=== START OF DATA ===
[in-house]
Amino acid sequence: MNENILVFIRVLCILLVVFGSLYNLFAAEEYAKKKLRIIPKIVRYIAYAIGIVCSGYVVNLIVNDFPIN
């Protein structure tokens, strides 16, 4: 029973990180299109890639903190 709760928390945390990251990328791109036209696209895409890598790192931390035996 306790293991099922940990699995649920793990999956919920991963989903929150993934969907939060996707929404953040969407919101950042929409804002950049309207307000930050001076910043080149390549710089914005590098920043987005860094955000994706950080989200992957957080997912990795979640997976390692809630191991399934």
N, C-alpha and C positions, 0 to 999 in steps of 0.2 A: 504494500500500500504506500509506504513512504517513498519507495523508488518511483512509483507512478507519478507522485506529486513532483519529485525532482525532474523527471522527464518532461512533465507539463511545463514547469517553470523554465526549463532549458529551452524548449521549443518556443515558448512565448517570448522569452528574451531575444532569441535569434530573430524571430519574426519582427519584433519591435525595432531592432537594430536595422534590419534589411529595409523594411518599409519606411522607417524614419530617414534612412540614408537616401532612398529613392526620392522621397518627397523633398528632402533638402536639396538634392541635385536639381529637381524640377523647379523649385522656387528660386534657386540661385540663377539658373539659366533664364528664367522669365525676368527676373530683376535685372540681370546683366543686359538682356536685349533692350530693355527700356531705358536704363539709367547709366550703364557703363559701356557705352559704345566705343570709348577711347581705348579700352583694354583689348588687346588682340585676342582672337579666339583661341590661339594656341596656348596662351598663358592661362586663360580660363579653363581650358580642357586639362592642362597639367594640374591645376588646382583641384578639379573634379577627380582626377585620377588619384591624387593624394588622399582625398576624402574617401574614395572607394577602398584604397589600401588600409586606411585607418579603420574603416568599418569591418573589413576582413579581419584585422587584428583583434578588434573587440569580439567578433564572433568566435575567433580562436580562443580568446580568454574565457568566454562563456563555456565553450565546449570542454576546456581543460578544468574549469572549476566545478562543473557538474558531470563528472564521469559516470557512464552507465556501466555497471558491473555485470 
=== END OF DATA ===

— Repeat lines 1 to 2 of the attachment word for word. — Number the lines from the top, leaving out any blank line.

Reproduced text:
[in-house]
Amino acid sequence: MNENILVFIRVLCILLVVFGSLYNLFAAEEYAKKKLRIIPKIVRYIAYAIGIVCSGYVVNLIVNDFPIN